29th May

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CHW 2015-
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2020 – CHW

I see that the Welsh health minister has not been observing the (self-imposed and different) Welsh lockdown rules either but no mention of this on the BBC of course who continue to keep Cummings top of the news agenda. David Starkey has a good (long) video or two about the BBC’s ‘cultural Marxism’, as he calls it, in relation to Brexit and, now, on the response by the government to COVID 19.

It really does make you think. Here is the latest video link:

https://www.youtube.com/watch?v=8S8Js-tEmlg&feature=youtu.be

I was sitting outside the front door when out of the corner of my eye I saw a brown flash go under Lizzie’s car. Keeping totally still a stoat emerged with its nose to the ground on the trail of something (possibly the partridges which have been roosting nearby or the sitting hen pheasant) and quite oblivious to me. It came to within 6ft of my feet and still never twigged. It ran off, still hunting, to the bed with the Rhododendron ‘Fragrantissimum’. I have seen no rabbits on the lawn this year – in fact never less rabbits here all over and fear they have all died from the new rabbit virus. The rabbit droppings which I see are small and unhealthy as you find when there is myxy about but the dogs have caught no myxy rabbits so far.

Here is a picture of Schoolhouse Meadow where weed killer was inadvertently used on a spring barley crop instead of a fertiliser.

Schoolhouse Meadow
Schoolhouse Meadow
Deutzia x hybrida ‘Strawberry Fields’ nearly full out on the drive.
Deutzia x hybrida ‘Strawberry Fields’
Deutzia x hybrida ‘Strawberry Fields’
Deutzia x hybrida ‘Strawberry Fields’
Deutzia x hybrida ‘Strawberry Fields’

So the ilex and Photinia investigation continues with Tom Hudson.

We decide that all five of the ilex in the Rookery are Ilex kingiana. Nobbles on the trunks, a black hue to this year’s new growth and two year old stems developing a light brown ‘woody’ covering.

Ilex kingiana
Ilex kingiana
Ilex kingiana
Ilex kingiana
Passing through Rookery Nursery we deadhead the three young Rhododendron ‘Barbarella’ to encourage new growth development in this dry spell.
Rhododendron ‘Barbarella’
Rhododendron ‘Barbarella’
Rhododendron ‘Barbarella’
Rhododendron ‘Barbarella’
An elderly white wisteria in a yew tree above the shop.
wisteria
wisteria
Very different spiny new growth on Ilex dimorphophylla to the rounded mature leaves.
Ilex dimorphophylla
Ilex dimorphophylla
Ilex dimorphophylla
Ilex dimorphophylla
A young Ilex latifolia or at least that is what it was sold to us as. Here with berries and flowers.
Ilex latifolia
Ilex latifolia
Ilex latifolia
Ilex latifolia
Ilex latifolia
Ilex latifolia
Still plenty of flowers on Rhododendron keysii.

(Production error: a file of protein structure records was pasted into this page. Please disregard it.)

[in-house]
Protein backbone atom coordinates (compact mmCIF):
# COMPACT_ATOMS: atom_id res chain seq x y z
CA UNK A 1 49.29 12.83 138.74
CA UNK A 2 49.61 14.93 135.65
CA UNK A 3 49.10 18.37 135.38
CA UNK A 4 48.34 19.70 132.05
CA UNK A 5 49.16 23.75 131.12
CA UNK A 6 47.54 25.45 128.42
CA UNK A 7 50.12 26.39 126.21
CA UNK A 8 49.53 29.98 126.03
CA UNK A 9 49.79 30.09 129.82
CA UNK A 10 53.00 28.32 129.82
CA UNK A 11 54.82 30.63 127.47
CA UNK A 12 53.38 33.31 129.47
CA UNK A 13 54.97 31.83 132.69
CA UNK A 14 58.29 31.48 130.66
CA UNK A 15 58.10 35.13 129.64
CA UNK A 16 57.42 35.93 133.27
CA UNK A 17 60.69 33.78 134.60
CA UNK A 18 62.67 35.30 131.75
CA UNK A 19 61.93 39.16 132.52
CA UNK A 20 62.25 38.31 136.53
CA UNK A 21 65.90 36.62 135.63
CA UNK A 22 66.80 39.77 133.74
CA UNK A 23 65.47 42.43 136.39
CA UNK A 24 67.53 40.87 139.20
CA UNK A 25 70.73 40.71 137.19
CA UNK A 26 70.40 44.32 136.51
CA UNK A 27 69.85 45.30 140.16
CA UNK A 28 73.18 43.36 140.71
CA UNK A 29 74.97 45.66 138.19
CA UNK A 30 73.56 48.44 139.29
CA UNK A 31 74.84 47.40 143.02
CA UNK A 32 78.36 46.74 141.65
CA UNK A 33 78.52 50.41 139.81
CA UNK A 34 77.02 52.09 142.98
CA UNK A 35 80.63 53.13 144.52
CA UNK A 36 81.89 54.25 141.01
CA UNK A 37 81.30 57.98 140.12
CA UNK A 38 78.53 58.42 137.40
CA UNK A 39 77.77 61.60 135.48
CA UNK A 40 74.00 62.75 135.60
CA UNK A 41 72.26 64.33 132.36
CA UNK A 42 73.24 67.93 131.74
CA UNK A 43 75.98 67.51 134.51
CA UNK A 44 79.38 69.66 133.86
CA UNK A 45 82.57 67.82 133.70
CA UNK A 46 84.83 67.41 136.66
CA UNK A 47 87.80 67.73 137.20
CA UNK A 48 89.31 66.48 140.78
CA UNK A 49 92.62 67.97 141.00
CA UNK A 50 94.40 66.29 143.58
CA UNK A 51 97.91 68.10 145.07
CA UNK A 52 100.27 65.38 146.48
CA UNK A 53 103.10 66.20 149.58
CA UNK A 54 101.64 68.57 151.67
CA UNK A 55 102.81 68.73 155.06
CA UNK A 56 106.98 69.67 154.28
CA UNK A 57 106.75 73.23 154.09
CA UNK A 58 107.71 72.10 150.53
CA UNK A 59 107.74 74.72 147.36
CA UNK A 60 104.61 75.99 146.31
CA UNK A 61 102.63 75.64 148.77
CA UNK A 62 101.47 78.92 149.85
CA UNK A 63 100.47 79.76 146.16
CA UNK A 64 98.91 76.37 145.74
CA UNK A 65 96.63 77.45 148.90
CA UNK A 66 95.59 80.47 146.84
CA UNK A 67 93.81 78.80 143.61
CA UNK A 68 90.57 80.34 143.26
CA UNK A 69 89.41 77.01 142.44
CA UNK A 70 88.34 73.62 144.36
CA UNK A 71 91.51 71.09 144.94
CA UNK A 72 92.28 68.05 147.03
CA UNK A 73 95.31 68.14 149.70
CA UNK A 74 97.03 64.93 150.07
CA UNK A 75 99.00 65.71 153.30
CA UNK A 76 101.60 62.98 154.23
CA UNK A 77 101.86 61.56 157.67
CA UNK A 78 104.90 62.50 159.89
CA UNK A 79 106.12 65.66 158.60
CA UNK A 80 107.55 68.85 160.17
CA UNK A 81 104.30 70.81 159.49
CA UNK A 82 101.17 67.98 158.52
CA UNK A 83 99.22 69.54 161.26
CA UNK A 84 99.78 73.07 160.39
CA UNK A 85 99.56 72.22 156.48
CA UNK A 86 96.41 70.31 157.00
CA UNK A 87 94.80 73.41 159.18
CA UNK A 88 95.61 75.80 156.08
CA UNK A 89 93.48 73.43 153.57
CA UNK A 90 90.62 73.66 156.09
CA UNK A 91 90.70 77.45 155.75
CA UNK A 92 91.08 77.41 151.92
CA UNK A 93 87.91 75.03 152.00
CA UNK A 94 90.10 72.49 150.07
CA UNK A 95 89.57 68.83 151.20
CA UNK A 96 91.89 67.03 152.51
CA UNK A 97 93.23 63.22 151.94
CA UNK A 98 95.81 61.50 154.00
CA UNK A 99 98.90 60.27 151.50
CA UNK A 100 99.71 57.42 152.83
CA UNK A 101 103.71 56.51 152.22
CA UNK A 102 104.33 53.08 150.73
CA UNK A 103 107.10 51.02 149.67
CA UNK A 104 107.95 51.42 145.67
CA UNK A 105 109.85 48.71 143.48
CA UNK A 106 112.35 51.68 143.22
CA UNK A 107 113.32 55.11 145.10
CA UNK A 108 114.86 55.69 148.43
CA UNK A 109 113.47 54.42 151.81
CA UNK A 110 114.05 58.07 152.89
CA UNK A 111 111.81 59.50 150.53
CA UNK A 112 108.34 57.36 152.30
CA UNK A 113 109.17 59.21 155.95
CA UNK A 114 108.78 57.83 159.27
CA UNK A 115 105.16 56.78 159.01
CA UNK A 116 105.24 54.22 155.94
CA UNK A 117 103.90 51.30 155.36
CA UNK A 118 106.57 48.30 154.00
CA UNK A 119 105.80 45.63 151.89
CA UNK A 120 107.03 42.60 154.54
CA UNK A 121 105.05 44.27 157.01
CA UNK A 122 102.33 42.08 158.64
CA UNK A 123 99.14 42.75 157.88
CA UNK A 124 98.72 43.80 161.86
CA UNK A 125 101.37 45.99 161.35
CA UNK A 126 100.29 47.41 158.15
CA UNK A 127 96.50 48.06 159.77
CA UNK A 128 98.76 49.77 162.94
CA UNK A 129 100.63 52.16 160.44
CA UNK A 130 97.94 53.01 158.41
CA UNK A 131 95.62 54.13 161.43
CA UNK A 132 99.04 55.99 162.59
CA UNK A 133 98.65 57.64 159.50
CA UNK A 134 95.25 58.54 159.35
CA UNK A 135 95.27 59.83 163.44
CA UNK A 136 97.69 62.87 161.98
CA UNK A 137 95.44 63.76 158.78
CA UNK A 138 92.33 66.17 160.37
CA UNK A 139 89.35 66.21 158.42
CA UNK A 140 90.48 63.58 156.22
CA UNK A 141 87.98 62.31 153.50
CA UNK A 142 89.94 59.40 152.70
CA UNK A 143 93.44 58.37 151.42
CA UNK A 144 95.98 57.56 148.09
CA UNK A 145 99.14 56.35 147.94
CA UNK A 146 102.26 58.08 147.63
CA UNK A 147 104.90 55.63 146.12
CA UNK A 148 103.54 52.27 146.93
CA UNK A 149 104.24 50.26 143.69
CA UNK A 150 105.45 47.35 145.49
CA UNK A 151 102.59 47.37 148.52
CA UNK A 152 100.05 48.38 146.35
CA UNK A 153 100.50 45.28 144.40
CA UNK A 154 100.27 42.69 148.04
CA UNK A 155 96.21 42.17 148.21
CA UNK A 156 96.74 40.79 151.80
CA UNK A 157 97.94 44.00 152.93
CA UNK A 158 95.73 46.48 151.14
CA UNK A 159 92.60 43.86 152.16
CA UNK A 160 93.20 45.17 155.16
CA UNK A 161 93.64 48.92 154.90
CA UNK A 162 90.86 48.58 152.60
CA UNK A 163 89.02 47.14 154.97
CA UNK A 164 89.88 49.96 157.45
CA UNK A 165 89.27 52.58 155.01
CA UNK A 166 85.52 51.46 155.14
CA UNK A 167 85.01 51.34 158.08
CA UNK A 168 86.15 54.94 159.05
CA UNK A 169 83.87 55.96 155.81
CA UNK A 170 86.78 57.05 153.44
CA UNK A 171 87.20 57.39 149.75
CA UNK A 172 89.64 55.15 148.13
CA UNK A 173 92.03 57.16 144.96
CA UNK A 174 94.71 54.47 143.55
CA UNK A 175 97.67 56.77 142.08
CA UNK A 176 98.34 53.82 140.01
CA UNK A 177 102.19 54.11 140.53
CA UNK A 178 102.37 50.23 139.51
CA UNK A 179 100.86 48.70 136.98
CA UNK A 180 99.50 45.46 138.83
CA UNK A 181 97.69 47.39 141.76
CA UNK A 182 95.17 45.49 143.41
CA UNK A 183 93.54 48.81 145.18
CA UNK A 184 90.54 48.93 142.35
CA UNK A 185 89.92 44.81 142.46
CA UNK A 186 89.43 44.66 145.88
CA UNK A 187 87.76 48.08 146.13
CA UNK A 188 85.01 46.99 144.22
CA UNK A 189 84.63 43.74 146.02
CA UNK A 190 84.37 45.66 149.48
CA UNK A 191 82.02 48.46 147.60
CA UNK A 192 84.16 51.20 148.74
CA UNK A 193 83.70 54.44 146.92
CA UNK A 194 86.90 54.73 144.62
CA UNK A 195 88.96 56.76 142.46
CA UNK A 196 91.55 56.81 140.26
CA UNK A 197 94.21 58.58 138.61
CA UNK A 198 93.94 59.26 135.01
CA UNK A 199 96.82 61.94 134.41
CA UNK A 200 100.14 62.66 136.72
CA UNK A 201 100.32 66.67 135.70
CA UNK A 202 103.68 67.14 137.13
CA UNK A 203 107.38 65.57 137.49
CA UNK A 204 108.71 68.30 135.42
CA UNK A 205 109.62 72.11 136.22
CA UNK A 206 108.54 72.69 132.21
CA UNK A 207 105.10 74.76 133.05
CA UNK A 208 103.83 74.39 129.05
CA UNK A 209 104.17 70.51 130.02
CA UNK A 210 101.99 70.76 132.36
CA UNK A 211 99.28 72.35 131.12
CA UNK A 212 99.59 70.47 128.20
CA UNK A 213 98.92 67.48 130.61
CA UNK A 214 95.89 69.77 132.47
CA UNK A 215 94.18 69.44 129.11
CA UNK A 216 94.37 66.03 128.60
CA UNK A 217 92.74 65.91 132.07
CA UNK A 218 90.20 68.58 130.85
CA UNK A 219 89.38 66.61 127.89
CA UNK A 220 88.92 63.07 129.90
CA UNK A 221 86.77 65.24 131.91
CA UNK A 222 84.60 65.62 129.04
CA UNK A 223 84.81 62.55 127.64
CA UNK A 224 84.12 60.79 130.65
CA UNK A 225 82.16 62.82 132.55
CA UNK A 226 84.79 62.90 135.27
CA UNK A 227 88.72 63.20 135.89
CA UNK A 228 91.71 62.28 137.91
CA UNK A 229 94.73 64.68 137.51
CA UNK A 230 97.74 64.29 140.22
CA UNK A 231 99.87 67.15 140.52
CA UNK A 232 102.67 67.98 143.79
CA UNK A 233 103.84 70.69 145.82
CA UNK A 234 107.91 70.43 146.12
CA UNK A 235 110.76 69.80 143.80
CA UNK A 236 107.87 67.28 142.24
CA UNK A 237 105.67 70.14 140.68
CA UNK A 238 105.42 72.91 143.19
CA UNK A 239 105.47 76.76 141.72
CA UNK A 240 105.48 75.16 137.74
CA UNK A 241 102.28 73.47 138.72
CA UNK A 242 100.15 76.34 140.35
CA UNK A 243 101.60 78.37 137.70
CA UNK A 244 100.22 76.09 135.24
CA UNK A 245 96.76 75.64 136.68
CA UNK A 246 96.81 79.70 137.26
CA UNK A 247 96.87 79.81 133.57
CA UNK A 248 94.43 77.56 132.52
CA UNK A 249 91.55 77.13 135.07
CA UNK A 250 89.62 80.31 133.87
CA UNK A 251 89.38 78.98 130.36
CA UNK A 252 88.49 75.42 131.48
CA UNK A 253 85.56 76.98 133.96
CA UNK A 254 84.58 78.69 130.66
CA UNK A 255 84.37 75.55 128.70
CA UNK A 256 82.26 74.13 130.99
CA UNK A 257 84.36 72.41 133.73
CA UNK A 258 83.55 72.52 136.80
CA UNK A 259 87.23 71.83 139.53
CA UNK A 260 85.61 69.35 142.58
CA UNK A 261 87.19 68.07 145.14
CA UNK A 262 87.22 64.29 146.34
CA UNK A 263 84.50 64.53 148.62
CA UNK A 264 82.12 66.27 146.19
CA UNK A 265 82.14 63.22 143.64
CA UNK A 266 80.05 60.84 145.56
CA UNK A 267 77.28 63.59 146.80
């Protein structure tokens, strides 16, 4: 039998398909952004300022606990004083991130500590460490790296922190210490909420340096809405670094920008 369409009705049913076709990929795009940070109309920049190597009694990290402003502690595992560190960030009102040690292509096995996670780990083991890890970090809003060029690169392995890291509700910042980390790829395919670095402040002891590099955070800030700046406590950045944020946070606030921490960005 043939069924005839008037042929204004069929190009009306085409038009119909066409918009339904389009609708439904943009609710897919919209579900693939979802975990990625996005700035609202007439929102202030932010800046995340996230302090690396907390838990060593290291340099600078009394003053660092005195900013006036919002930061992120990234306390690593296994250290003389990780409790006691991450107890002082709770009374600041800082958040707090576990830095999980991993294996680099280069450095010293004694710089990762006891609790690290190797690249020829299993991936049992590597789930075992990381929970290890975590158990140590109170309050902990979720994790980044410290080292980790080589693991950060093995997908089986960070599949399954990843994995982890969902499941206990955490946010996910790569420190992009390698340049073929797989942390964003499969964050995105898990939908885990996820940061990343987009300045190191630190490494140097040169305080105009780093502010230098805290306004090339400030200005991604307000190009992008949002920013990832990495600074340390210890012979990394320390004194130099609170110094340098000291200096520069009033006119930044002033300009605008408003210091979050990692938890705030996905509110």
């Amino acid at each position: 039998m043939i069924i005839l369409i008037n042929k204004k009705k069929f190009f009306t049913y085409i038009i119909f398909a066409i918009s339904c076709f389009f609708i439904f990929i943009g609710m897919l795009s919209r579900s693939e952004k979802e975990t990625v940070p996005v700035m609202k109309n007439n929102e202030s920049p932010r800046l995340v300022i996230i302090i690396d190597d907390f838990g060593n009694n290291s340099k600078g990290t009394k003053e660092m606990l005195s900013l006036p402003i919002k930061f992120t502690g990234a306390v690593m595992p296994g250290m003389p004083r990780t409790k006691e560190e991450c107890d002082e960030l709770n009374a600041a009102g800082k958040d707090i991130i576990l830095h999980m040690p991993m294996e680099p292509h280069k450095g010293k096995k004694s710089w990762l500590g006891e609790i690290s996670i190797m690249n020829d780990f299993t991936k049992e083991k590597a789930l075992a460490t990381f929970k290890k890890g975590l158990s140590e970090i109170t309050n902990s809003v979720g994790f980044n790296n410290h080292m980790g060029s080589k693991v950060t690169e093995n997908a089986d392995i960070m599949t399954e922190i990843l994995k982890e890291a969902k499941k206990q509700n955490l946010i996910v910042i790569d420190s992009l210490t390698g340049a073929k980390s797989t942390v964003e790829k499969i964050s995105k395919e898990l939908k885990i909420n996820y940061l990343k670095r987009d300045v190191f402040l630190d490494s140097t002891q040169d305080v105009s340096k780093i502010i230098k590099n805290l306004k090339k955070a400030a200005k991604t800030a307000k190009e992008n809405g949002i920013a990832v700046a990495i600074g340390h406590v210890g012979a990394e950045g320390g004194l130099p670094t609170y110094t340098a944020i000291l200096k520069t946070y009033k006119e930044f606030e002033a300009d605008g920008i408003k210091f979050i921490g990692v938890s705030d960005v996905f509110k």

Rhododendron keysii
Rhododendron keysii
Ilex spinigera with berries forming. A new one to Tom.
Ilex spinigera
Ilex spinigera
Ilex spinigera
Ilex spinigera
A single flower on Rhododendron cinnarbarinum subsp. xanthocodon Purpurellum Group.
Rhododendron cinnarbarinum subsp. xanthocodon Purpurellum Group
Rhododendron cinnarbarinum subsp. xanthocodon Purpurellum Group
Styrax formosanus var. hatayanus with incredible scent.
Styrax formosanus var. hatayanus
Styrax formosanus var. hatayanus
Styrax formosanus var. hatayanus
Styrax formosanus var. hatayanus
Bark fissures or splits in Photinia beauverdiana var. notabilis.
Photinia beauverdiana var. notabilis
Photinia beauverdiana var. notabilis
The clump of three ilex by the Podocarpus. The one with the largest base appears to be Ilex kingiana (formerly Ilex insignis).
Ilex kingiana
Ilex kingiana
Ilex kingiana
Ilex kingiana
The other two have been identified as Ilex latifolia but bear no resemblance at all to the young plant. Leaves much smaller as you can see even though all three trees have similar and nobbly trunks.
Ilex latifolia
Ilex latifolia
Ilex latifolia
Ilex latifolia
Ilex latifolia
Ilex latifolia
Berries on the ground under a possibly self-sown Ilex kingiana near Higher Quarry Nursery.
Ilex kingiana
Ilex kingiana
Tom inspects Photinia glomerata which Roy Lancaster says is definitely correctly named but Hillier’s suggests plants under this name may be Photinia serrulata.
Photinia glomerata
Photinia glomerata
Photinia glomerata
Photinia glomerata

Tom has brought some of his holly species for us to admire.Ilex rubra from Mexico.

Ilex rubra
Ilex rubra
Ilex rubra
Ilex rubra
Ilex rubra
Ilex rubra
Ilex yunnanensis var. parvifolia – not very holly like flowers or leaves which might easily be confused as something other than an Ilex – myrtle? Much larger white flowers than the tiny cream ones seen recently on Ilex yunnanensis here.
Ilex yunnanensis var. parvifolia
Ilex yunnanensis var. parvifolia
Ilex yunnanensis var. parvifolia
Ilex yunnanensis var. parvifolia
Photinia serratifolia? Pretty similar to the Photinia behind the Camellia ‘Captain Rawes’.
Photinia serratifolia
Photinia serratifolia
Photinia serratifolia
Photinia serratifolia
Ilex fargesii which died out here long ago. A good tree which we need to replace.
Ilex fargesii
Ilex fargesii
Ilex fargesii
Ilex fargesii
The exceptional Ilex nothofagifolia which has Nothofagus leaves and a tiered growth habit as a small tree.
Ilex nothofagifolia
Ilex nothofagifolia
Ilex nothofagifolia
Ilex nothofagifolia
Ilex dipyrena – proving beyond a doubt that our tree by the greenhouse steps is Ilex bioritsensis and not I. dipyrena as it had been called previously (for years).
Ilex dipyrena
Ilex dipyrena
Ilex dipyrena
Ilex dipyrena